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The global distribution of certain Trichinella species, coupled with a diversity of hosts and various cultural eating habits that involves raw or undercooked meat, represents a pivotal factor favoring human infection in industrialized and developing countries alike.
Trichinellosis, a disease caused by a parasitic nematode species of the genus Trichinella, is not only a public health hazard that affects human individuals, but an important economic issue in animal husbandry and food safety. The infection occurs when Trichinella larvae encysted in animal muscle are ingested, which subsequently induces the further development of the parasite.
Species from the Trichinella genus are ubiquitous, probably because many mammal species can sustain the helminths in the sylvatic cycle, but also because reptiles and birds may serve as parasite hosts. Therefore Trichinella-free zones probably do not exist.
Various species and strains of Trichinella have adapted to infect a large number of wild animals. When they establish naturally in wild animals (such as hyenas), they are referred to as having a sylvatic cycle. On the other hand, when they establish themselves in domesticated animals (such as pigs), it is then referred to as a domestic cycle.
Humans have increasingly encroached into the many sylvatic cycles via hunting of wild animals, their social behavior and through cultural practices associated with food. Furthermore, animal husbandry sets up the domestic cycle that tends to plague human health in the form of smaller or larger outbreaks of trichinellosis.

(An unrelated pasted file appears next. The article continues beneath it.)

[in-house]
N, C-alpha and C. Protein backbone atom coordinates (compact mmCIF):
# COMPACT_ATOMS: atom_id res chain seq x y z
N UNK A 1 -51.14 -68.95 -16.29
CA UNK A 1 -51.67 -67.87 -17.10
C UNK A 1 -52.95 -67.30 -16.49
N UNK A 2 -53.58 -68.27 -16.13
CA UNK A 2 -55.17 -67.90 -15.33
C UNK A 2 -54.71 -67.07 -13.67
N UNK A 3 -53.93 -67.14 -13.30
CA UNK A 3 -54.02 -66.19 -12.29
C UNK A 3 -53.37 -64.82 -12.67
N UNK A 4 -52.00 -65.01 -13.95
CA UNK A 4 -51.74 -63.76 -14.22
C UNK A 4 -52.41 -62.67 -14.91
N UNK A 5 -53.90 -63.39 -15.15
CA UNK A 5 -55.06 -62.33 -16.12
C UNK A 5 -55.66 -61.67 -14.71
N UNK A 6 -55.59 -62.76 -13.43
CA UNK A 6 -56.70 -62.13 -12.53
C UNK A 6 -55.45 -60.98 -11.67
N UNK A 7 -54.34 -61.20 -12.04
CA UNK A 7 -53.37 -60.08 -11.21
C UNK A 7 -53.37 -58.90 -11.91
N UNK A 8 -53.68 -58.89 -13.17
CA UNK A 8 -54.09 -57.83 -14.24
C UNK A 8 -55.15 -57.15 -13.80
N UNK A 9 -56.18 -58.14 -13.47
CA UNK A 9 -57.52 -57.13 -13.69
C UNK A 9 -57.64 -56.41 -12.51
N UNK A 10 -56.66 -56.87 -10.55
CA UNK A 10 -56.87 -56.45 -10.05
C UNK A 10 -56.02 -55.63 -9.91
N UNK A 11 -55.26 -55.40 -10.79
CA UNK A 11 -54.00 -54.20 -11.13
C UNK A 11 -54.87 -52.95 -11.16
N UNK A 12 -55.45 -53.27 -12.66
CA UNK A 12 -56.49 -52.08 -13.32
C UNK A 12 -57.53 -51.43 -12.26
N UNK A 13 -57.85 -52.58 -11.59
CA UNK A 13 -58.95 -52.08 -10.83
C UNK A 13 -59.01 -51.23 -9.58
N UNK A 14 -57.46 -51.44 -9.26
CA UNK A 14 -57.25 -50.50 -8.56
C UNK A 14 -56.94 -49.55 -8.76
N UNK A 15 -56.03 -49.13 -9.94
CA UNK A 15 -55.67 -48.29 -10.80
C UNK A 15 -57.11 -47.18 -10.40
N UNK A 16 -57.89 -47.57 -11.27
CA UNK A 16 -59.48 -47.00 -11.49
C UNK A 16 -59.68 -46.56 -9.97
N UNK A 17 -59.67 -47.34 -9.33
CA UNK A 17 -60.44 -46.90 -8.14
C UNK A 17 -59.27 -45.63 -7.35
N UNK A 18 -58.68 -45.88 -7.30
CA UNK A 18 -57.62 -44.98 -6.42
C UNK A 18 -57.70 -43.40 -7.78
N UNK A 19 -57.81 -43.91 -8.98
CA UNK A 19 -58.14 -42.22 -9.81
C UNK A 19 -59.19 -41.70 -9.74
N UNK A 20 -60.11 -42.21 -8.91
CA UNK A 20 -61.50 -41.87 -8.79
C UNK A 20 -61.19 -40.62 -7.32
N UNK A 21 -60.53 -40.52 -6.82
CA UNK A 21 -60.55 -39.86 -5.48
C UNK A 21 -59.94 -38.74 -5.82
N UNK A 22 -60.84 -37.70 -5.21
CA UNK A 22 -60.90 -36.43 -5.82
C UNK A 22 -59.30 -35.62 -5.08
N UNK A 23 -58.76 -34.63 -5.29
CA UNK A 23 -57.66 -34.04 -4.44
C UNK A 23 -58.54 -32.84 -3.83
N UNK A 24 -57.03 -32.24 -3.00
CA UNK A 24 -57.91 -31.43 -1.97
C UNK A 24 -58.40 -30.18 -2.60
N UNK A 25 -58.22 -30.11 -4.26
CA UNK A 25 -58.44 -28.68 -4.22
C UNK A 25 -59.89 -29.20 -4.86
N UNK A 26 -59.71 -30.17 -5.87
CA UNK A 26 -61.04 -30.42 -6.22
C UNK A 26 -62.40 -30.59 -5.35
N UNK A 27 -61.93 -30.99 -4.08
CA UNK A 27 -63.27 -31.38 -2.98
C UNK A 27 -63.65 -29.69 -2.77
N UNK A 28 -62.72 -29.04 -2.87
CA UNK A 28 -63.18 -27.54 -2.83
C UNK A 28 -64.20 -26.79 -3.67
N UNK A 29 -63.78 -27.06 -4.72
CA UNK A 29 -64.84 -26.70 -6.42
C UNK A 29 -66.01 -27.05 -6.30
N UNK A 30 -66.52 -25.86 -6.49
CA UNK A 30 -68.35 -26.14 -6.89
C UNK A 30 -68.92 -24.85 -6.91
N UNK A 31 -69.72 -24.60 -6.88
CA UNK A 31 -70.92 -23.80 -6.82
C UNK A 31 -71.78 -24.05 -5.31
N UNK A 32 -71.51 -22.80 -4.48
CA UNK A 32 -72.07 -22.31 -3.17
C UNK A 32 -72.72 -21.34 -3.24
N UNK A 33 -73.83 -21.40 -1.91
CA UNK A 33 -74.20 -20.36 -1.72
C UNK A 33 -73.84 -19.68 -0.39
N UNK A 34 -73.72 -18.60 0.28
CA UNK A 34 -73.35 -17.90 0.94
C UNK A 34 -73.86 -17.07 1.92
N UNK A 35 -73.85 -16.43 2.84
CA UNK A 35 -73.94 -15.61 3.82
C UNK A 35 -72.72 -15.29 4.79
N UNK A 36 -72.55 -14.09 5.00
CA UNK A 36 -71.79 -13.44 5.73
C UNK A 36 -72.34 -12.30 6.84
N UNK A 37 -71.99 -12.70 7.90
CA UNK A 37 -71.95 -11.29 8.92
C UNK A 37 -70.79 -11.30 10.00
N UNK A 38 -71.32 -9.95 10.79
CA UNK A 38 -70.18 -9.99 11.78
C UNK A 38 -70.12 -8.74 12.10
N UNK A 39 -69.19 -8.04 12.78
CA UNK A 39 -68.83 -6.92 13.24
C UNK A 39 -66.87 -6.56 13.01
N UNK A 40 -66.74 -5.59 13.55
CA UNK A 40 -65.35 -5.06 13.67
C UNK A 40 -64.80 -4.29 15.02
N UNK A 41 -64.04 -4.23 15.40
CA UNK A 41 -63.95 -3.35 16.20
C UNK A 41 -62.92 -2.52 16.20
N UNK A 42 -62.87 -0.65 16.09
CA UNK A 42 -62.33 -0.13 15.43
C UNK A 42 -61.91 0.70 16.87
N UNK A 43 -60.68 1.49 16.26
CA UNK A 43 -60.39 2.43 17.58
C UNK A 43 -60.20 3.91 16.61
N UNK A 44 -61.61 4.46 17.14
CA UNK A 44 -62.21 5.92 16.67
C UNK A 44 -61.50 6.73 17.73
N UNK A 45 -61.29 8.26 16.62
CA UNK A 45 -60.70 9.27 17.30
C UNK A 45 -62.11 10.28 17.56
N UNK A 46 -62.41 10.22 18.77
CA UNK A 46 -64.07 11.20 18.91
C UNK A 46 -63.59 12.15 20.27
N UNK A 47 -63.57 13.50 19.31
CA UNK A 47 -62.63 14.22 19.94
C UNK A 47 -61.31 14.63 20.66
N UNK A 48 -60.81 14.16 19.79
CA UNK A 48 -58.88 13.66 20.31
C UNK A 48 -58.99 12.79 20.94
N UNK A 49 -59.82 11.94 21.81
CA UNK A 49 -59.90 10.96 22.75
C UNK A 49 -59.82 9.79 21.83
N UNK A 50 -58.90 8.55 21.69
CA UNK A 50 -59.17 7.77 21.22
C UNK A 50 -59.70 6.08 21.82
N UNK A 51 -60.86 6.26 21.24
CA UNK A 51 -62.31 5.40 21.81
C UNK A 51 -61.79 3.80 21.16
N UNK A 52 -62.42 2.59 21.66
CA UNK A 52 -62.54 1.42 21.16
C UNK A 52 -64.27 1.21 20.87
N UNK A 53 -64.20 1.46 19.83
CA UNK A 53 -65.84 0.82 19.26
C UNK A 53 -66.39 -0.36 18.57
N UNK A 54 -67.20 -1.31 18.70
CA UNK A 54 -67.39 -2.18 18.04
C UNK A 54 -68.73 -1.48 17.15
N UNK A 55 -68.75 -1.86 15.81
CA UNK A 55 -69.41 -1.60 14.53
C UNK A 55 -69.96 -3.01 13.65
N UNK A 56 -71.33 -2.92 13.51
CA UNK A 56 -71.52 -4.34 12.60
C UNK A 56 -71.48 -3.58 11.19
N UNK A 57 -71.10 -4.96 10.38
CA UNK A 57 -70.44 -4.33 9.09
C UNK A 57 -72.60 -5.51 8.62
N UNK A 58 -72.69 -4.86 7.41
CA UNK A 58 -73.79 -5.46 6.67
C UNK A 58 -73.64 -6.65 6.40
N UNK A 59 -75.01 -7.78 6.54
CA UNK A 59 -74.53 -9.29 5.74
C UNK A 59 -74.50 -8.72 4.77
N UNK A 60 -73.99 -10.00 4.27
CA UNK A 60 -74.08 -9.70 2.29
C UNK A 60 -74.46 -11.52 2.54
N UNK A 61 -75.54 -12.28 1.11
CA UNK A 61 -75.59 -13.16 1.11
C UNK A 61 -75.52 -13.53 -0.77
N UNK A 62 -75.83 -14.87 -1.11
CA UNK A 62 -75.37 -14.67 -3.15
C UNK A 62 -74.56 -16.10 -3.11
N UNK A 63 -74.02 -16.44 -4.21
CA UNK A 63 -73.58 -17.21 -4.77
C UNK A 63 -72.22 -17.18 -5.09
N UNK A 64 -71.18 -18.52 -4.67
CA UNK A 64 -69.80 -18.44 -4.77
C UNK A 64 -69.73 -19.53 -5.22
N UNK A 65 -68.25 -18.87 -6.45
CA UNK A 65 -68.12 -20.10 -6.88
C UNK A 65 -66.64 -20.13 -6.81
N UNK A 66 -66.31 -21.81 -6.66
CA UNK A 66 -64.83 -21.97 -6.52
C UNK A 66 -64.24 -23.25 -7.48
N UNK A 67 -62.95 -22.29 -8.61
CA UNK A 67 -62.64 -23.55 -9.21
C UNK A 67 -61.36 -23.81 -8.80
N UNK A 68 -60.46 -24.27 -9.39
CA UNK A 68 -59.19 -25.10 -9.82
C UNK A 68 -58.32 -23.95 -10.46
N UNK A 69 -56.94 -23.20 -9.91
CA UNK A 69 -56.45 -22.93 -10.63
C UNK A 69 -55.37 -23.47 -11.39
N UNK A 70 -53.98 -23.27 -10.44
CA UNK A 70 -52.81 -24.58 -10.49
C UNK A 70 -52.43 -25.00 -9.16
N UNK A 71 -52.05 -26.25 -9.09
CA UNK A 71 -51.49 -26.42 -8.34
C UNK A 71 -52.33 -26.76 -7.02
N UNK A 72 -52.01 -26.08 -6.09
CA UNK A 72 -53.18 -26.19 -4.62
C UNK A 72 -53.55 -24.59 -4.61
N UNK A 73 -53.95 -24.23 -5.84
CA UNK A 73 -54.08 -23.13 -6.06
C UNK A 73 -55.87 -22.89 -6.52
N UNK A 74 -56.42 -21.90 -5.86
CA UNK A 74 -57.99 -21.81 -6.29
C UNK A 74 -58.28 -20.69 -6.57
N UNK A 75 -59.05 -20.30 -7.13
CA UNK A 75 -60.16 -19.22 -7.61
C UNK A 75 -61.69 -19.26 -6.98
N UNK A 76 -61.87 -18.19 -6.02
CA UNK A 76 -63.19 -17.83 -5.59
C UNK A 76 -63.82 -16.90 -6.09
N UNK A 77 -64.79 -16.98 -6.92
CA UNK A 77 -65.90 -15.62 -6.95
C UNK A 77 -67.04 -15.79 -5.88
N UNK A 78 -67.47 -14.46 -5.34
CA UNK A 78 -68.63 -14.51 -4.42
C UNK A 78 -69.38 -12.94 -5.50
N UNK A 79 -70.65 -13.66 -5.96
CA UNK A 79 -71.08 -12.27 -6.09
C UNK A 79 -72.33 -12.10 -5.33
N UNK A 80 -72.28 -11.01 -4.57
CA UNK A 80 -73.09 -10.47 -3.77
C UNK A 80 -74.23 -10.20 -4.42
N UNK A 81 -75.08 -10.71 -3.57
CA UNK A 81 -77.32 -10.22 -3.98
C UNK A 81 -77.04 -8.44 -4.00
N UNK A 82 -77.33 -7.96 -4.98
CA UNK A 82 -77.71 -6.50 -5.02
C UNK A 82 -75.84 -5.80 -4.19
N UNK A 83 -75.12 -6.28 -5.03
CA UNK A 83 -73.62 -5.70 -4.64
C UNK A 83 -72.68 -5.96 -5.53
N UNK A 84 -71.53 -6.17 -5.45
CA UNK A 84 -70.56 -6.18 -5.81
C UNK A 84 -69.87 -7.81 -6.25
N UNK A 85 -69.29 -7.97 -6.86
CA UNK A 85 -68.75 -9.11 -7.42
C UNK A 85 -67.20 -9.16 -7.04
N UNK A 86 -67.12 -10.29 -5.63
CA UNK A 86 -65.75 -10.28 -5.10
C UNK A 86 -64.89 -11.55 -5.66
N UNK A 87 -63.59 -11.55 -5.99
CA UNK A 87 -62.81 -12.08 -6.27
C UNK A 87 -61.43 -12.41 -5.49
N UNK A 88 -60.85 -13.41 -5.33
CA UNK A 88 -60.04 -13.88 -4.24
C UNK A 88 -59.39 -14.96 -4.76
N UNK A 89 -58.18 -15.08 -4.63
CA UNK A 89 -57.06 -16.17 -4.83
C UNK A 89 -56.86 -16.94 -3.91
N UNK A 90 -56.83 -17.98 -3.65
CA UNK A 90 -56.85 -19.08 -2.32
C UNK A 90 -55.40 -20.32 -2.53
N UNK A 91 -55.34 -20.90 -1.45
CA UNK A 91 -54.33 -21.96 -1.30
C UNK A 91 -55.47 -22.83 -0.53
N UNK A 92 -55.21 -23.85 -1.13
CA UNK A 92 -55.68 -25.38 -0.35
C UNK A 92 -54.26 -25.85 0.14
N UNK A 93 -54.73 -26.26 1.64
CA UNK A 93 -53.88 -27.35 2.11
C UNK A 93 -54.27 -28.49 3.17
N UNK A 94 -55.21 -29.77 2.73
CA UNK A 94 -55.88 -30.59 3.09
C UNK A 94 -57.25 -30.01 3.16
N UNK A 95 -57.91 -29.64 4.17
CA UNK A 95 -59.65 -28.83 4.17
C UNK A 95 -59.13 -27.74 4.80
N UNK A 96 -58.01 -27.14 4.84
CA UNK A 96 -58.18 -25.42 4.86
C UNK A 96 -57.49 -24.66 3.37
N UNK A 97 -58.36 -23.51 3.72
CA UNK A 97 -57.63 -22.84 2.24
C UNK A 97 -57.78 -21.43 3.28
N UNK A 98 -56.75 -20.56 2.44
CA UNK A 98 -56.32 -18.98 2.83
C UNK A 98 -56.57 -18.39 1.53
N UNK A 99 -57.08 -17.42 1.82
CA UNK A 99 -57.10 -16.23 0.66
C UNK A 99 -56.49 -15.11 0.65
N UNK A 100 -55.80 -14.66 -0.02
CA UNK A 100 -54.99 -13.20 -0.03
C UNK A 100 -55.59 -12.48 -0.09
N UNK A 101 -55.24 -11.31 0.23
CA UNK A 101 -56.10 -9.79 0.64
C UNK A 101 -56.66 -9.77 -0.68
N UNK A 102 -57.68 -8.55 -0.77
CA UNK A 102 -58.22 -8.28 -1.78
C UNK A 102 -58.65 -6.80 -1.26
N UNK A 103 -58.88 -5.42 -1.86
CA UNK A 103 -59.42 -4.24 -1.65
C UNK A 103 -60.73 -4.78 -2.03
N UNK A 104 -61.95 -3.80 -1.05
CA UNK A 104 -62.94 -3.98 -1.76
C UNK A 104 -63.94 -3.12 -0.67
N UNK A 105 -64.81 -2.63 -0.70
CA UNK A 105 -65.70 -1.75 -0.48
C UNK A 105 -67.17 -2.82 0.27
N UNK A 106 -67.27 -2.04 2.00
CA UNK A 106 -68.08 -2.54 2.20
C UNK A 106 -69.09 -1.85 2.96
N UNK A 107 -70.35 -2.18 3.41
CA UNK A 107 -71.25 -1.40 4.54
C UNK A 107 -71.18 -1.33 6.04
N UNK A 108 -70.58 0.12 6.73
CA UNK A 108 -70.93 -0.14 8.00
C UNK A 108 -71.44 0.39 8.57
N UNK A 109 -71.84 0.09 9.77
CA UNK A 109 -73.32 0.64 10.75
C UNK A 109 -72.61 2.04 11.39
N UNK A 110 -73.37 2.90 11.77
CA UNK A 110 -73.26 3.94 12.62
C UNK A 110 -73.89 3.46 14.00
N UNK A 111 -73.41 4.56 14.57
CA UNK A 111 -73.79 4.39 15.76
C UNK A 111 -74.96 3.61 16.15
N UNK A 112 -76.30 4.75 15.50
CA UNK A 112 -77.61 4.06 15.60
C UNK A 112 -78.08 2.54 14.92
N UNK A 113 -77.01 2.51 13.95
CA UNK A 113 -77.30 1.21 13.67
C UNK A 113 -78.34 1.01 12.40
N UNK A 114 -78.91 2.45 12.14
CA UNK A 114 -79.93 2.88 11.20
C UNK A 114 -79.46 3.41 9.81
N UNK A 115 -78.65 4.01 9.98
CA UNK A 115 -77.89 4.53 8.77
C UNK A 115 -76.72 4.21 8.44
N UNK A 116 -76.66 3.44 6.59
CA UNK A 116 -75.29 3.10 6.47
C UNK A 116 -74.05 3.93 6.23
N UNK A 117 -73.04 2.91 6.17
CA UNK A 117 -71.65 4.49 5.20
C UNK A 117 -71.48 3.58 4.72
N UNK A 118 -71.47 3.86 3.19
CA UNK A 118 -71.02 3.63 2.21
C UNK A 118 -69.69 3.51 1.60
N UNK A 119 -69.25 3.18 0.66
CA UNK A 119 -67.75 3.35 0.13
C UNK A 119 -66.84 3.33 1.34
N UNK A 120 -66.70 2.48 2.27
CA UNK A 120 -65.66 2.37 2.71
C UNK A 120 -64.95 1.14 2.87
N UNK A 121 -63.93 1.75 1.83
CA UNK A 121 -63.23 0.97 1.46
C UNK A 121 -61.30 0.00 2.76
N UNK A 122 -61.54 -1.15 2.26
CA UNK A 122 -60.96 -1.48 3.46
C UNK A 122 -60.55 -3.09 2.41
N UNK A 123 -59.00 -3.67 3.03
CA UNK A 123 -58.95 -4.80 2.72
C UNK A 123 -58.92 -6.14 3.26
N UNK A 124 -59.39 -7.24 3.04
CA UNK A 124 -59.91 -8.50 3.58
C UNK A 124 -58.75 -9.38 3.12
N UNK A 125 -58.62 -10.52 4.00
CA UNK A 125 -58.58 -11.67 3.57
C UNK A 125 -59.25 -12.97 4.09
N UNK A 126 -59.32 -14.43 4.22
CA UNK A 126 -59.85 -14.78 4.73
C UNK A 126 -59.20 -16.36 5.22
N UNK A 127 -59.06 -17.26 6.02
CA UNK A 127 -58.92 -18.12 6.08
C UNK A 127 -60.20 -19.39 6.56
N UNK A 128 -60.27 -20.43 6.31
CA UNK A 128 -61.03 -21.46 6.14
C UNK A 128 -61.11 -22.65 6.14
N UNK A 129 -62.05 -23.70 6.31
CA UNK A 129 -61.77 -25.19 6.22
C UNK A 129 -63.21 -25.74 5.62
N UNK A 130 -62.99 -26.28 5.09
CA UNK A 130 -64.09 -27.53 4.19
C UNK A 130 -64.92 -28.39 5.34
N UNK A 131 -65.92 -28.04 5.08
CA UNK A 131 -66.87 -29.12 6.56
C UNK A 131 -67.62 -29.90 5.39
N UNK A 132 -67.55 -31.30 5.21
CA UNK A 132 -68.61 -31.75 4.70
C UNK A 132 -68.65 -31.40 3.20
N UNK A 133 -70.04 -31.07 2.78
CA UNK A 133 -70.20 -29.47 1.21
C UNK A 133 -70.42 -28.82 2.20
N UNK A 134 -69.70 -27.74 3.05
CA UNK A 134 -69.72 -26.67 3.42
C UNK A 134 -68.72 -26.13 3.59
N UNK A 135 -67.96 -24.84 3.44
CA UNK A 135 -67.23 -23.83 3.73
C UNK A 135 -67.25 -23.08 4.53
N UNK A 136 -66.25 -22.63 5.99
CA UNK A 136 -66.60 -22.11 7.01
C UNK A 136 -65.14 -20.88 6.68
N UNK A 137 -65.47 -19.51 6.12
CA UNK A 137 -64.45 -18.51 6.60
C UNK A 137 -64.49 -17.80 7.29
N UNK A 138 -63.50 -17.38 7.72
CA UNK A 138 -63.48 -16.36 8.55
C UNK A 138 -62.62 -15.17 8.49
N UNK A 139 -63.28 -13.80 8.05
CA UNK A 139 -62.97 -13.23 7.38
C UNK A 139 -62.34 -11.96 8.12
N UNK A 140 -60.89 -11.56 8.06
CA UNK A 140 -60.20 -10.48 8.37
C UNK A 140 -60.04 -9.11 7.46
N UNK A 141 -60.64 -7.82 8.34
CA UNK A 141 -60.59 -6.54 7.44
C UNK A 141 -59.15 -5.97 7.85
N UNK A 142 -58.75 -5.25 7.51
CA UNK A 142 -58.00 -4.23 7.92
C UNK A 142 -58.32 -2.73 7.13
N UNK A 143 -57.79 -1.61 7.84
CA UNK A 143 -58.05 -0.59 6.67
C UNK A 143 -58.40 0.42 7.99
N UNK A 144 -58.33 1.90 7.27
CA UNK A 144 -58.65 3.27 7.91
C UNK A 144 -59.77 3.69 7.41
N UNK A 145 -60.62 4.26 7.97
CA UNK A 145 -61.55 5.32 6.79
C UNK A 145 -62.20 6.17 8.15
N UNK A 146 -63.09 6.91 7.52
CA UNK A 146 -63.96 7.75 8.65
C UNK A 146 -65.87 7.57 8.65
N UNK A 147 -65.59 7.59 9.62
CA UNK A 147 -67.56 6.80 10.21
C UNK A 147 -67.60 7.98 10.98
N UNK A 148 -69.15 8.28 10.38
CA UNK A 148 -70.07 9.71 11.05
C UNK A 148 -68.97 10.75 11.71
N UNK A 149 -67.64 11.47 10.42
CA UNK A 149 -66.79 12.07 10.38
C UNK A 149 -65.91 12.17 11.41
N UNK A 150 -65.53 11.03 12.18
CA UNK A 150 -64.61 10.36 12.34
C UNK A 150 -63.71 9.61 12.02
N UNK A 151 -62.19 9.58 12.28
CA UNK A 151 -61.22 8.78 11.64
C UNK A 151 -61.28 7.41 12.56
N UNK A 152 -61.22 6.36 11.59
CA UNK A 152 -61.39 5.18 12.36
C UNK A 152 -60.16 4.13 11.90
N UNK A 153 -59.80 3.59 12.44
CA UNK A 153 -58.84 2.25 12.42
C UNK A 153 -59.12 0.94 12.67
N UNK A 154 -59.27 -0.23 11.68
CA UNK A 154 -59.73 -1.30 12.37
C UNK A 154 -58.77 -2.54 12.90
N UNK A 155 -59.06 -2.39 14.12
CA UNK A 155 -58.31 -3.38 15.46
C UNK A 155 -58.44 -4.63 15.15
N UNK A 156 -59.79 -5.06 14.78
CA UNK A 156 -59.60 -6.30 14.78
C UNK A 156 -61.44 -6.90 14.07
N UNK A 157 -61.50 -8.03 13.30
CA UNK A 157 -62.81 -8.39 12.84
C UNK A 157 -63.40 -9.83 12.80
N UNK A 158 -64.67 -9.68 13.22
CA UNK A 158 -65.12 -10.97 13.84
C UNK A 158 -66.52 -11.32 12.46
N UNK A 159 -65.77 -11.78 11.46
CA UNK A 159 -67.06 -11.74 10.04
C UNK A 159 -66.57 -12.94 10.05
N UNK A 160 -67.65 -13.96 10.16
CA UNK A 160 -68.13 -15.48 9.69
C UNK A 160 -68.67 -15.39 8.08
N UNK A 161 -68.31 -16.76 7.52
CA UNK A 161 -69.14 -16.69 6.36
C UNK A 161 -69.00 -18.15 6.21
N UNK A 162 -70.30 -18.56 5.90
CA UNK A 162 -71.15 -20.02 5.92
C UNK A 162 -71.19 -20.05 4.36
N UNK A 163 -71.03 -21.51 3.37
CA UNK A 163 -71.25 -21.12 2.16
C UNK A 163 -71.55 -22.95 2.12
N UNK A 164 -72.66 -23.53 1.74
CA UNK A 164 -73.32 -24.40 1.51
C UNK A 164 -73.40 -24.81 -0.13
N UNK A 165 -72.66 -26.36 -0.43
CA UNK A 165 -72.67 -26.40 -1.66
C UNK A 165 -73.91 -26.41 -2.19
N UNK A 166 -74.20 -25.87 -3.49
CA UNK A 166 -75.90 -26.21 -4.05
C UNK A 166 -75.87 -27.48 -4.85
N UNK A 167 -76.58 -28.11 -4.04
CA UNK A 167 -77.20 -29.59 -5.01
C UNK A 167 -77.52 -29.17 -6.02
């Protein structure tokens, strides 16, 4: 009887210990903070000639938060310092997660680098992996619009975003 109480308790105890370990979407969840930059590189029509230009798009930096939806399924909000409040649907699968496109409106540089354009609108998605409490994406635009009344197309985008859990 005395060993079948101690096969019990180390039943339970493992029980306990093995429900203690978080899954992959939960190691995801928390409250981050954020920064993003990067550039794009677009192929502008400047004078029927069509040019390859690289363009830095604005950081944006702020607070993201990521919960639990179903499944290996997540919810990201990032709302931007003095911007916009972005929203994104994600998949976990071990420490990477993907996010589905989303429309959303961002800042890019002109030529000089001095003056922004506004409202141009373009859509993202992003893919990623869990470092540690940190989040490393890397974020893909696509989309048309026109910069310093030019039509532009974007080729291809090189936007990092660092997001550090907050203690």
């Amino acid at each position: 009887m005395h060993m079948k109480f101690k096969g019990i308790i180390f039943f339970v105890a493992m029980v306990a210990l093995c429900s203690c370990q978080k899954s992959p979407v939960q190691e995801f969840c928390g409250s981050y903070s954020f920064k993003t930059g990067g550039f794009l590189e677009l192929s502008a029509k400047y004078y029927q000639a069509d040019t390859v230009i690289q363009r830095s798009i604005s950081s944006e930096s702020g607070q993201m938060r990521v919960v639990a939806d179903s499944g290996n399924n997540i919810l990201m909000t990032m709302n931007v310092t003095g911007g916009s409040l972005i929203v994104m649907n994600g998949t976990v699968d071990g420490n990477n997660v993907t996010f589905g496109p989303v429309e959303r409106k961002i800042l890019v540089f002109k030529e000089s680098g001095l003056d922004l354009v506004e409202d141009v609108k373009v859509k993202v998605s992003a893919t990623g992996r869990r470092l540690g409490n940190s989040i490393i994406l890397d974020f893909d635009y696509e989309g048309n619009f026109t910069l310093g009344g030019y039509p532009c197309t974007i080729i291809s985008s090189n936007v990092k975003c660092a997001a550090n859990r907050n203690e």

The species involved in human disease may vary with differences in risk factors and transmission cycles between different areas. Thus, Trichinella spiralis and Trichinella pseudospiralis show a cosmopolitan distribution, while Trichinella nativa is known to circulate in the arctic and sub-arctic areas of North America, Asia and Europe.
Moreover, Trichinella britovi is characteristic for the temperate areas of Europe and Asia, as well as for northern and western Africa. Trichinella nelsoni represents the agent that infects hyenas and large predatory cats in Equatorial Africa. Trichinella murrelli is observed in temperate regions of North America, and Trichinella patagoniensis in Argentina.
The prevalence of swine trichinellosis and the rates of human trichinellosis are peaking in developing countries and regions, with pork still being the predominant source of infection (even though wild animal meat is increasing as a globally significant source).
Generally, it is difficult to obtain national prevalence data for trichinellosis, as many outbreaks are considered small in scale – usually because they relate to a particular batch of meat or some unusual event. For example, since 1962 there were 118 outbreaks of the disease in Thailand, involving 5400 patients (95 of whom died). These outbreaks mainly occurred in rural communities following traditional ceremonies where spiced pig meat was served almost raw.
In China, over 500 outbreaks of Trichinella infection have been documented that affected 20 thousand people (with approximately 200 deaths). The sheer number of domestic pigs found in rural Chinese households was always likely to put many individuals at high risk of acquiring trichinellosis.
It can be expected that Trichinella will spread even further due to the illegal importation of meat from countries without adequate veterinary services and public health systems, resulting in lack of proper meat inspection prior to export. Helminthologists who collect material from vertebrates that have had little parasitological attention should ideally sample muscle material as well to screen for trichinellosis.